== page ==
We experience around us a yearning for meaning in the face of lifeâs precariousness. The signs are everywhere. This yearning is variously addressed in ways both healthy and unhealthy, more and less effective. Attention to the life of the spirit is among them. Unfortunately, some of this attention is in the nature of a passing fancy, unmoored from the received tradition or the wisdom of the ages. Our Anglican heritage is a rich treasure for us in these times, to take ever more deeply to ourselves, and to share with a searching world.
Anglican spirituality is a fruit of our profoundly incarnational theology, and has to do with what the 18th century priest-mystic, William Law, calls "the process of Christ." Through daily encounters with the risen One in word and sacrament, and in the events and circumstances that challenge and mold us, we are transformed and conformed to the pattern of Christ.
Anglican spirituality places an emphasis on the developmental nature of grace and therefore attends carefully to time. The day, the week, the season, the year, the span of a personâs life are all ordered to the "process of Christ." Put differently, Christ happens to us over time. The One who makes use of water, bread and wine to mediate his presence can make use of the stuff of our lives and relationships to address us and draw us more deeply into his life, death, and resurrection.
For Anglicans, our various prayer books provide for the ordering of time in such a way that we meet Christ in the unfolding of our lives both personally and corporately. Baptism--whether as infants, or as adults after a lengthy catechumenate--constitutes our being "born again," our being incorporated in Christâs risen body by sharing symbolically in his dying and rising. From that point on, until the moment of our actual death, we are growing in maturity in Christ. [Ephesians 4:13] As St. Augustine of Hippo put it "we become who we are," namely extensions of Christ in time and space by virtue of our being limbs of his body, the Church, of which he is the head. The eucharist, then, becomes the sign and symbol of our "growing up into Christ." It represents one regular and sustained encounter with Christ in the power of the Spirit.
Because Jesus Christ is the incarnate and glorified Word of God, fundamental to all spirituality is the capacity and willingness on the part of persons of faith to listen. "Oh that today you would hearken to his voice!" we are counseled in Psalm 95, which is used throughout the Anglican Communion as an Invitatory at Morning Prayer. As each day begins we are invited to listen to the words and events which lie ahead "as those who are taught." [Isaiah 50:4]
Because Christ is the Word of God, it is Christ who addresses us through the word of Holy Scripture. Indeed the Bible broadly conceived is a sacrament: it is "alive and active, sharper than a two edged sword" because Christ is alive and active and truly present in the scriptural word. The risen One who opened the scriptures to his downcast disciples on the road to Emmaus (Luke 24) continues to make our hearts burn within us as the Holy Spirit, the Spirit of truth, draws from what is Christâs (John 16:14) and makes it known to us in the context of our own life and experience. The fact that Jesus had more to "say" to his disciples than they could presently bear or assimilate (John 16:12) makes it clear that Godâs world in Christ continues to "go forth" in its ever creative potentiality, and to reveal new meaning and to speak to new situations in our lives personally and as communities of faith with our distinctive cultures, histories, and challenges.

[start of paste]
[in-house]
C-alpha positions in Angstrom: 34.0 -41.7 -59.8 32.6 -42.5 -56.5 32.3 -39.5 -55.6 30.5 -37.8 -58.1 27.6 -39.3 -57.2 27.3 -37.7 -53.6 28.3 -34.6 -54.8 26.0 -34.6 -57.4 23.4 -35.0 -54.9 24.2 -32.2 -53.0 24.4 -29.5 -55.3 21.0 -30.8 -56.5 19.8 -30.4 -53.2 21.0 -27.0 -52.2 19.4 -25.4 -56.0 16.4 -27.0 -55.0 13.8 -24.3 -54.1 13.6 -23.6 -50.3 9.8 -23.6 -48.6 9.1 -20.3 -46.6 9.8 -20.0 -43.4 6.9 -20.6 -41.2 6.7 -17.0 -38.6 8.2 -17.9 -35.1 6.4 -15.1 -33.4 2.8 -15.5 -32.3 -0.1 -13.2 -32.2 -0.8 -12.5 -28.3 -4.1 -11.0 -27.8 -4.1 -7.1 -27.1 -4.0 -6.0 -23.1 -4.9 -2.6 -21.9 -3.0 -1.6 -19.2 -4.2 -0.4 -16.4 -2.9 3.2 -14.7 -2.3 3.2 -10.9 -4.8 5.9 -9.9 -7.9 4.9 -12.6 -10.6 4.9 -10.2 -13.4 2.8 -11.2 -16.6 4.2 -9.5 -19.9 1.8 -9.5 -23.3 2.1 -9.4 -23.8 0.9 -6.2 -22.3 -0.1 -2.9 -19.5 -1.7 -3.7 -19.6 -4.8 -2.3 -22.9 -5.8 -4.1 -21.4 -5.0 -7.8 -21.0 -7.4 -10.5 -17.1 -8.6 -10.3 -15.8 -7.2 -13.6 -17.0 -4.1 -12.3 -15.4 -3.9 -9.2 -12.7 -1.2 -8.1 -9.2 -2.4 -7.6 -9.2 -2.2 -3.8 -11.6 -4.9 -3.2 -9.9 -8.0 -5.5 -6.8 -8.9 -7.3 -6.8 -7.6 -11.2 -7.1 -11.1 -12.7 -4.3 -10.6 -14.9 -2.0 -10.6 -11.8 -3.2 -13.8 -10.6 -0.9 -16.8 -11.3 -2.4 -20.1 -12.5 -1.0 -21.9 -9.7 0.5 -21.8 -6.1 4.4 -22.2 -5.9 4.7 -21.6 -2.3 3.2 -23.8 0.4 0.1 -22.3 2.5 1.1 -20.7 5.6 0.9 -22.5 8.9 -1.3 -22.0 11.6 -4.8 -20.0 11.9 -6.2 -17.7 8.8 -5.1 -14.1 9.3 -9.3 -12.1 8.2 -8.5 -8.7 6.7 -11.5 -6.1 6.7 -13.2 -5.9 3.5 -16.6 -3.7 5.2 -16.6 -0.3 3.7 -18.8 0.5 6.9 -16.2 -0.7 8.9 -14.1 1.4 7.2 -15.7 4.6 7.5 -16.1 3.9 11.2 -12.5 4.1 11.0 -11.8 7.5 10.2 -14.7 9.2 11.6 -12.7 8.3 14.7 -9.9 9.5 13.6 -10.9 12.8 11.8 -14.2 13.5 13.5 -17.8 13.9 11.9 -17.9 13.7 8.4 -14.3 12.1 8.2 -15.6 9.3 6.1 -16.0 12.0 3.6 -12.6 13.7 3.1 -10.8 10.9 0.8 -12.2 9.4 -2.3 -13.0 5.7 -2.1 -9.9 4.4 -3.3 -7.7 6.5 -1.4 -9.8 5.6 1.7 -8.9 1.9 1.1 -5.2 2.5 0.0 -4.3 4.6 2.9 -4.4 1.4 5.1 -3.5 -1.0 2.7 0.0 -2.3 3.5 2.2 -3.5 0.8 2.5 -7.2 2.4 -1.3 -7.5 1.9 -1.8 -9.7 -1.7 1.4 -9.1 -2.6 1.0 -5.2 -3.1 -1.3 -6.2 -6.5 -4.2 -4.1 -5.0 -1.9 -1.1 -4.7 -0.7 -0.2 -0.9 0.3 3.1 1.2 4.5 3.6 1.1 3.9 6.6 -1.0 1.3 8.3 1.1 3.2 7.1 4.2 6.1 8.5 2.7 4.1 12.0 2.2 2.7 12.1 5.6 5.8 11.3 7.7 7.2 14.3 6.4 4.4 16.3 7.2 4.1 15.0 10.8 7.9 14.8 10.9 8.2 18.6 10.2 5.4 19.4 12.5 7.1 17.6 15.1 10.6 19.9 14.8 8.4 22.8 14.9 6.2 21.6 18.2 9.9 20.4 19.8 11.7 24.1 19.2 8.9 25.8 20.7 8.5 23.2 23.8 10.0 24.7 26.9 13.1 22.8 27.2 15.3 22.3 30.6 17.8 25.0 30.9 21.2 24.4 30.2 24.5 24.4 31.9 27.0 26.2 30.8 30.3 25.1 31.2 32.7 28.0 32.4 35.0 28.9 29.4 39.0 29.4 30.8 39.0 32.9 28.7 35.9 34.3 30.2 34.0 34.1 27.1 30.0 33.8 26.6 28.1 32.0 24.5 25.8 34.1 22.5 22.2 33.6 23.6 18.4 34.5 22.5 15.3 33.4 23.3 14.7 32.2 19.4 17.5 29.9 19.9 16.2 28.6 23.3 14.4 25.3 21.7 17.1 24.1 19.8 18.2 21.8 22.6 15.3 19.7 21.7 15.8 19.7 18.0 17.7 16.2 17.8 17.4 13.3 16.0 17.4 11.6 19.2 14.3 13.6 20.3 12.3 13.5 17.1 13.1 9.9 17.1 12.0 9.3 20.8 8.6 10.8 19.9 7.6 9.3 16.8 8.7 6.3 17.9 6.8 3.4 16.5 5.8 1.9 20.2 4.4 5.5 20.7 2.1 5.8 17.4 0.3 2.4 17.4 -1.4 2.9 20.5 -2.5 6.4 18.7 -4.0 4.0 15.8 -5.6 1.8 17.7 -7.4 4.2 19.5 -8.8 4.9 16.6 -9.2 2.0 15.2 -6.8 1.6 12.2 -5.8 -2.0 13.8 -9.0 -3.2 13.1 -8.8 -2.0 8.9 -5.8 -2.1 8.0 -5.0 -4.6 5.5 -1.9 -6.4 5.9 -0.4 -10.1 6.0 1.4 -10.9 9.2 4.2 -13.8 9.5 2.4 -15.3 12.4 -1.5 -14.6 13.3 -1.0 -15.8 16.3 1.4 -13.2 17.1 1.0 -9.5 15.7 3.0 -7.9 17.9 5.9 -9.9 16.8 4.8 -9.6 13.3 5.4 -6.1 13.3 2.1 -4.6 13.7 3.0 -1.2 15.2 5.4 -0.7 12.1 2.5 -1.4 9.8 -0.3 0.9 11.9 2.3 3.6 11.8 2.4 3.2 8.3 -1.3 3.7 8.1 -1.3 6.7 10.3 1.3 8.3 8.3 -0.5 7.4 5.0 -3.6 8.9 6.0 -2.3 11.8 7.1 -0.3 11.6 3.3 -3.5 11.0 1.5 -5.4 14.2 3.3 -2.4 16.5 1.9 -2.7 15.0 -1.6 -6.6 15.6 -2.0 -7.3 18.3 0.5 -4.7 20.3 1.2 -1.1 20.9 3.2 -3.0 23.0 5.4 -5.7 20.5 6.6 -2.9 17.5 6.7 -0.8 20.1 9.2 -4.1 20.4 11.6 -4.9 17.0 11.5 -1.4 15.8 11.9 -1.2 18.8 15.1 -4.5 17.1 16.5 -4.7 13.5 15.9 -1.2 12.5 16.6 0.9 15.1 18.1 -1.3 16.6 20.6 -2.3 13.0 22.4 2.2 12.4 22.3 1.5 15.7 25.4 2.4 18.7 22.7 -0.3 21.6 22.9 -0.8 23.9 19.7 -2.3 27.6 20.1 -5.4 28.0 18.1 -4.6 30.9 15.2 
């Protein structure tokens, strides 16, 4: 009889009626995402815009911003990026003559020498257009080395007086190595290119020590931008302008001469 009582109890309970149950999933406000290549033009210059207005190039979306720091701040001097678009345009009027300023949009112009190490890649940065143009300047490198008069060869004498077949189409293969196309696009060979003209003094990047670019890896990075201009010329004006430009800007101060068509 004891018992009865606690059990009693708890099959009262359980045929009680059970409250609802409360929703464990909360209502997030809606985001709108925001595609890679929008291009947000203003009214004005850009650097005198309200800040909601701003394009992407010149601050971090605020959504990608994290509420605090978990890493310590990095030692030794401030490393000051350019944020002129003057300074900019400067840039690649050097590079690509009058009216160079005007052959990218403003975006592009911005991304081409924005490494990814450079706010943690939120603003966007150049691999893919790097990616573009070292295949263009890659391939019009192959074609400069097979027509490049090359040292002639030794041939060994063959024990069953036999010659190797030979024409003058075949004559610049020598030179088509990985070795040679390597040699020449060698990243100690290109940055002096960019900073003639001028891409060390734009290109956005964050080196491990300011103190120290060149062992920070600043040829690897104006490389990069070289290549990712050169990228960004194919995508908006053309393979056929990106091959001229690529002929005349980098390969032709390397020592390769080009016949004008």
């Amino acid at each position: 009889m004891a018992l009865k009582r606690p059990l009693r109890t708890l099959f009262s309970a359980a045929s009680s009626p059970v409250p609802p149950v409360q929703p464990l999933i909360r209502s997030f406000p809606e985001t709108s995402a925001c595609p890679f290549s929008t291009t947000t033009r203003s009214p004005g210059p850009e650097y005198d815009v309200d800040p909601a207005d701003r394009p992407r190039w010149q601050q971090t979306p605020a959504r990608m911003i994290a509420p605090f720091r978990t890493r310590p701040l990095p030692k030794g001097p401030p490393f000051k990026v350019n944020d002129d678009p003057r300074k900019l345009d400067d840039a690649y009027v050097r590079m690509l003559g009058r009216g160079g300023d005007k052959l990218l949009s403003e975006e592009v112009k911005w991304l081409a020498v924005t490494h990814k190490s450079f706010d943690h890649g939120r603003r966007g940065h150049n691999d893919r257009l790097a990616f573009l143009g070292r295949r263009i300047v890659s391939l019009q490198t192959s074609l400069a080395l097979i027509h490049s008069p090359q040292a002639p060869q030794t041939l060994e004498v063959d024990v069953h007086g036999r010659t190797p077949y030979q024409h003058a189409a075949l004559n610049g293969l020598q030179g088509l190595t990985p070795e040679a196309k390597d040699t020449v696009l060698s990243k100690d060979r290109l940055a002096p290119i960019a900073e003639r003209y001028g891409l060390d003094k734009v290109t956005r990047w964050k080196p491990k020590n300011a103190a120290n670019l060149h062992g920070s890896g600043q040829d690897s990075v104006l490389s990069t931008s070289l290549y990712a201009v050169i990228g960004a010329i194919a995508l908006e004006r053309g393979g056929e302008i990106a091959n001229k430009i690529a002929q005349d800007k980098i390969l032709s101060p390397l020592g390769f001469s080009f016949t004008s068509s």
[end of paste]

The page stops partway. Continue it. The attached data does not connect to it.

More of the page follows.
In Hebrew "word" carries with it notions of occurrence as well as speech. Words therefore happen; they take place. The sacraments and sacramental rites are therefore enacted words whose force and power once again derive from the risen One. "You have revealed yourself to me, O Christ, face to face. I have met you in your sacraments." These bold words of St. Ambrose underscore the formative and developmental effect of our sacramental participation in season and out of season, and at the different turnings of our lives.
Listening to the Word who is Christ also involves listening to our lives, to the events and circumstances, momentous and ordinary. Each and all are shot through with meaning. We are required as well to listen to the continuously unfolding life and experience of our national churches and the larger Anglican and world communion of which we are a part. Our careful listening to one another moves, then, from an expression of polite interest to a theological enterprise of the first order.
In the Acts of the Apostles we are told how "the word of God "spread" and "grew mightily" [13:49; 19:20] and how the apostles safely circumscribed world of 1st century Judaism was turned upside down and inside out by manifestations of Christ and the Holy Spirit in unlikely and high problematical circumstances which defied all precedence and reduced the apostolic community to proclaiming, "for it has seemed good to the Holy Spirit and to us." (Acts 15:28)
Anglican spirituality also involves a "graced pragmatism," a reasonableness conformed to the mind of Christ, a capacity for "testing the spirits" (1 John 4:1) of our contemporary world and existence in order to hear and be faithful to Christ the Word who can speak and reveal himself in the scripture of our own lives and experience as well as the Bible, the sacraments, and the ongoing life of the Church.
As we live "the process of Christ" and "become who we are" our most ordinary and seemingly random experiences give intimations of the divine. This is the gift of Anglican spiritualityâ our gift to receive with gratitude, and to share.
The Most Reverend Frank T. Griswold
XXV Presiding Bishop and Primate
The Episcopal Church, USA